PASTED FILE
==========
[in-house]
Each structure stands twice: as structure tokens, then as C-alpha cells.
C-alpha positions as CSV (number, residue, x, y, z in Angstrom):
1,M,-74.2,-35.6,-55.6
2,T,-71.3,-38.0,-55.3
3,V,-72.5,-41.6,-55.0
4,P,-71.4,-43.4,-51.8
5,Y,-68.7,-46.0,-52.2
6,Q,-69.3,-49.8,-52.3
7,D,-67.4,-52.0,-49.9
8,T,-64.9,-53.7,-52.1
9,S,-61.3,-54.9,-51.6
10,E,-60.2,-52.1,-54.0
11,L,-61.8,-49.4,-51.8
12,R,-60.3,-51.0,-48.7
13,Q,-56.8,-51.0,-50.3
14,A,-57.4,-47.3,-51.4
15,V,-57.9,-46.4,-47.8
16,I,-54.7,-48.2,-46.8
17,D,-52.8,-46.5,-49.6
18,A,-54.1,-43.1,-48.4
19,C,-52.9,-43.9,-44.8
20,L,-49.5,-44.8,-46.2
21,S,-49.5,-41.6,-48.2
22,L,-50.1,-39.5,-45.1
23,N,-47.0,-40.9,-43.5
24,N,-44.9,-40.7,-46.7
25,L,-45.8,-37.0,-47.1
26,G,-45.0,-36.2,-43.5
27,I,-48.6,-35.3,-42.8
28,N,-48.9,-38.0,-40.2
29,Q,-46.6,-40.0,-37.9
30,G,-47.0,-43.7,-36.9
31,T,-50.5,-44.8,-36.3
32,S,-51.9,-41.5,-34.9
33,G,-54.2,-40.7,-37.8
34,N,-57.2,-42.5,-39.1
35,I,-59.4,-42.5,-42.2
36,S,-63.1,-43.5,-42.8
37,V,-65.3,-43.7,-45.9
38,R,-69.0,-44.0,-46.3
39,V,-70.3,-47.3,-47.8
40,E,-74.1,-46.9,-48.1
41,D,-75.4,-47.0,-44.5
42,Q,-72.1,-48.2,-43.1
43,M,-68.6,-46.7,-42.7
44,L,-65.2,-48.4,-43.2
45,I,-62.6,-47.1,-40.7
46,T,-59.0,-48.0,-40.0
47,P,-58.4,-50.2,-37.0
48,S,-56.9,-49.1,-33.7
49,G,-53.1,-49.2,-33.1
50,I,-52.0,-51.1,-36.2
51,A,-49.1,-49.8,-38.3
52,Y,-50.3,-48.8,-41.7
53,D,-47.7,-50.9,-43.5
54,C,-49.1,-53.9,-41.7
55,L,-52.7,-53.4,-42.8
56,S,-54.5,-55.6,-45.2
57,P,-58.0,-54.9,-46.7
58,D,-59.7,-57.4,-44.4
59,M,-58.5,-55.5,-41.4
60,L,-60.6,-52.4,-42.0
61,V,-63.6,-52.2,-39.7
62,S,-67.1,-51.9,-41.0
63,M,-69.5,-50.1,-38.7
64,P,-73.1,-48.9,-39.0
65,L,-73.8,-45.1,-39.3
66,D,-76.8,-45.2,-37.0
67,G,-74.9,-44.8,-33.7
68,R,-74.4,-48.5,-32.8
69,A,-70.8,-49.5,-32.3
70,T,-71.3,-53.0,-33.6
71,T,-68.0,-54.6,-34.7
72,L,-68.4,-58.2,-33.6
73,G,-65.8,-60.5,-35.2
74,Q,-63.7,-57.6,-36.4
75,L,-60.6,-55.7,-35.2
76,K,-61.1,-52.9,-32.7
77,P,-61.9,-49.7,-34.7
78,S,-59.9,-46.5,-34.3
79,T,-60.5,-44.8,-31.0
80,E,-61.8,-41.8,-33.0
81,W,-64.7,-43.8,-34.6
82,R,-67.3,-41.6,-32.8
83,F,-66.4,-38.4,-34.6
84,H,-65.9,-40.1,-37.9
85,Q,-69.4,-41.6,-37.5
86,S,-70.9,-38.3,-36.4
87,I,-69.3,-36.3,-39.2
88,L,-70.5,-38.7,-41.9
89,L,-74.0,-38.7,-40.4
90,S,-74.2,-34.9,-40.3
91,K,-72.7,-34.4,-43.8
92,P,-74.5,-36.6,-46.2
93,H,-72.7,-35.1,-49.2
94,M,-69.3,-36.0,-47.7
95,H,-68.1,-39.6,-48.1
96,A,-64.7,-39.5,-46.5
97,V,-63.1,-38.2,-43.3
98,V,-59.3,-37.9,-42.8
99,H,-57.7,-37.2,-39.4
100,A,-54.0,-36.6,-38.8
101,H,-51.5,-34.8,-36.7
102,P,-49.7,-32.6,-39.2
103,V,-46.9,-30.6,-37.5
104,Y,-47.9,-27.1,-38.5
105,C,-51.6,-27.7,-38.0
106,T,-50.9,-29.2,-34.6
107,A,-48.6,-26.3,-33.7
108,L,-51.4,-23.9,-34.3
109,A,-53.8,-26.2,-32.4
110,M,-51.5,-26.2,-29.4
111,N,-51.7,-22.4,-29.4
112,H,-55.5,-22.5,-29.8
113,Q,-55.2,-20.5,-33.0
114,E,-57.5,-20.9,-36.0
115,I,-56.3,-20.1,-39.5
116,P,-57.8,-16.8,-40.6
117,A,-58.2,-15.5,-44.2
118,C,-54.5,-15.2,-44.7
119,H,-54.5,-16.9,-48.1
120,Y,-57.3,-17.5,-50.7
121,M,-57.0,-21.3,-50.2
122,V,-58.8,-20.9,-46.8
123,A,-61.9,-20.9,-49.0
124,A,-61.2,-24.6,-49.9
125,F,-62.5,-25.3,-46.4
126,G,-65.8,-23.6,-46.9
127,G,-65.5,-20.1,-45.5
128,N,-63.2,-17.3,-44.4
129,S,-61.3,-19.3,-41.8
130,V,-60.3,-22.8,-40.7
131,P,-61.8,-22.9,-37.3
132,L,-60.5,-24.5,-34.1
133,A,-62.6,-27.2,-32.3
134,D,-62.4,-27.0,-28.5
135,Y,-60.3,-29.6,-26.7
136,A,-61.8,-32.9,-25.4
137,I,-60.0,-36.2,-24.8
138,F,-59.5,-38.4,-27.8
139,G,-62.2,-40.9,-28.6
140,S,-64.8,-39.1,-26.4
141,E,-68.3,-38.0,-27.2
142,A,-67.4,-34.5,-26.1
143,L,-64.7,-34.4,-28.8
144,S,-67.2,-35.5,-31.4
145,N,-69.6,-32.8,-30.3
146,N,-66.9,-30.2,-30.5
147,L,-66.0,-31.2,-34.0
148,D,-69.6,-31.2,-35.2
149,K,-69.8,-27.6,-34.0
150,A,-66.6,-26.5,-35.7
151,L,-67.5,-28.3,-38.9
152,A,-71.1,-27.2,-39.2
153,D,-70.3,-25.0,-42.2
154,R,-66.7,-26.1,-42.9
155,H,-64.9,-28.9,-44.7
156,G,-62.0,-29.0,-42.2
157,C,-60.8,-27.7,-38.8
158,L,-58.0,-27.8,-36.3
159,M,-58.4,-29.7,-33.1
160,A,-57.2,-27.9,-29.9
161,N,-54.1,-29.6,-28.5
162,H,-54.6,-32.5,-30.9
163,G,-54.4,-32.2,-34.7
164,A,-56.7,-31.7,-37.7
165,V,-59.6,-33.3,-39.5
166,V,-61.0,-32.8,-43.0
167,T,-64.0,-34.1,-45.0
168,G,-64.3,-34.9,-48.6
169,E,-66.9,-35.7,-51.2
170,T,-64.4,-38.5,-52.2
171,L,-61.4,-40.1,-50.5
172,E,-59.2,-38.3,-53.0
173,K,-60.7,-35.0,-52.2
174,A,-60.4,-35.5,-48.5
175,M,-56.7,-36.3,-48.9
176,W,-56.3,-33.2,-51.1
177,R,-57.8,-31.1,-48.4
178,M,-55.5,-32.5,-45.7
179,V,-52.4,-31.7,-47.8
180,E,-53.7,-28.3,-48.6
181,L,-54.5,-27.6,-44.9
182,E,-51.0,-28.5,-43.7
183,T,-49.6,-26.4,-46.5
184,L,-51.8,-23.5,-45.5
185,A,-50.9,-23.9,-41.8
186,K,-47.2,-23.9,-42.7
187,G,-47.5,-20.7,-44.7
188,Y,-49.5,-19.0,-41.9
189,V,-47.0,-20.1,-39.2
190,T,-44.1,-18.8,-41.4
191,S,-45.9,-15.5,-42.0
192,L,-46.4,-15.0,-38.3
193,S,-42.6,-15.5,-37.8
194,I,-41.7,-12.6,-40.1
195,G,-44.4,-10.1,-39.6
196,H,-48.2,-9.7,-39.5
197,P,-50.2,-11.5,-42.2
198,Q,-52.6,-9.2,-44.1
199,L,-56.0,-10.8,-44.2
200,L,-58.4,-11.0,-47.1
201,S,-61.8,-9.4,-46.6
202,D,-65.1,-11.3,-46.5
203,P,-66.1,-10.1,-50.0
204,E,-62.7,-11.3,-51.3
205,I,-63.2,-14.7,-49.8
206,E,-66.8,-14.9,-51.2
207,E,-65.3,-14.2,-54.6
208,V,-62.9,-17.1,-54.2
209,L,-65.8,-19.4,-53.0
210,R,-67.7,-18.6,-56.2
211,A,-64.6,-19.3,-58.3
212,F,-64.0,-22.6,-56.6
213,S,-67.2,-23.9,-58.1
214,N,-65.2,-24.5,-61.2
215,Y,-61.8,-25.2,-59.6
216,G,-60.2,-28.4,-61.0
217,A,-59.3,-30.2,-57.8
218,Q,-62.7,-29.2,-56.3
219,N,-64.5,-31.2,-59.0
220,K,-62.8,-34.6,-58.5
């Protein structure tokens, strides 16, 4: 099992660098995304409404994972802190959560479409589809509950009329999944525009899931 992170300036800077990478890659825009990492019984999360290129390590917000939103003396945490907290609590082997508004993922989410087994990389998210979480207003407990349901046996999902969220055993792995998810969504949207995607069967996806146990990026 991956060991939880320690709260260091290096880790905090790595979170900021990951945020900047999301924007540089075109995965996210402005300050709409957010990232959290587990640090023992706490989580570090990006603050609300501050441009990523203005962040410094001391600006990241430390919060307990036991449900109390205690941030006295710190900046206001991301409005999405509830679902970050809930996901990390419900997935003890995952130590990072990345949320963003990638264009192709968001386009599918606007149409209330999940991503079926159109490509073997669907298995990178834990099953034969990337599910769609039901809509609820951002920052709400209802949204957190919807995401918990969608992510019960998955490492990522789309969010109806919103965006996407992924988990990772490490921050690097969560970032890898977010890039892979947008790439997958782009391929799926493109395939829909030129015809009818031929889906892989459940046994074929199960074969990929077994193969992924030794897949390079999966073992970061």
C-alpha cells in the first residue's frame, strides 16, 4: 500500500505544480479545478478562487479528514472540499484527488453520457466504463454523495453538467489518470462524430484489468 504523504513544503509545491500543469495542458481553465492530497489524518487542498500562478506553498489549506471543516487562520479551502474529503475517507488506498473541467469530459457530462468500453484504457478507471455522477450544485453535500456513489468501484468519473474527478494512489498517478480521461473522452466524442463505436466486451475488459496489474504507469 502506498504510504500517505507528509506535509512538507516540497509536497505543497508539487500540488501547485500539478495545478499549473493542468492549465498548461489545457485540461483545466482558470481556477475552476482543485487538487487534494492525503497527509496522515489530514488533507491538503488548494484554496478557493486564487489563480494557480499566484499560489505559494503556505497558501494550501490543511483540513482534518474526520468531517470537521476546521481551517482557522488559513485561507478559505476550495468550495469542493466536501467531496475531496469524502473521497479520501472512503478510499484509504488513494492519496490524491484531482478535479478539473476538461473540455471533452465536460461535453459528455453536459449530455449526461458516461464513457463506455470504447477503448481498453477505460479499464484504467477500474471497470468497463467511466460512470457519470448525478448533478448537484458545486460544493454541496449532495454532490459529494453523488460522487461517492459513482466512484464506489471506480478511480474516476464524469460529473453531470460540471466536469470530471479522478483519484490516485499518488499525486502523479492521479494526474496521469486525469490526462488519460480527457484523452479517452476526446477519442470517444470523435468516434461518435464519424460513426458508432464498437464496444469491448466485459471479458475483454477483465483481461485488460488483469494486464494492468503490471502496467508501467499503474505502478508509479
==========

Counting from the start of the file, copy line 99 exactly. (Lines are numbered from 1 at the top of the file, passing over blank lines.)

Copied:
96,A,-64.7,-39.5,-46.5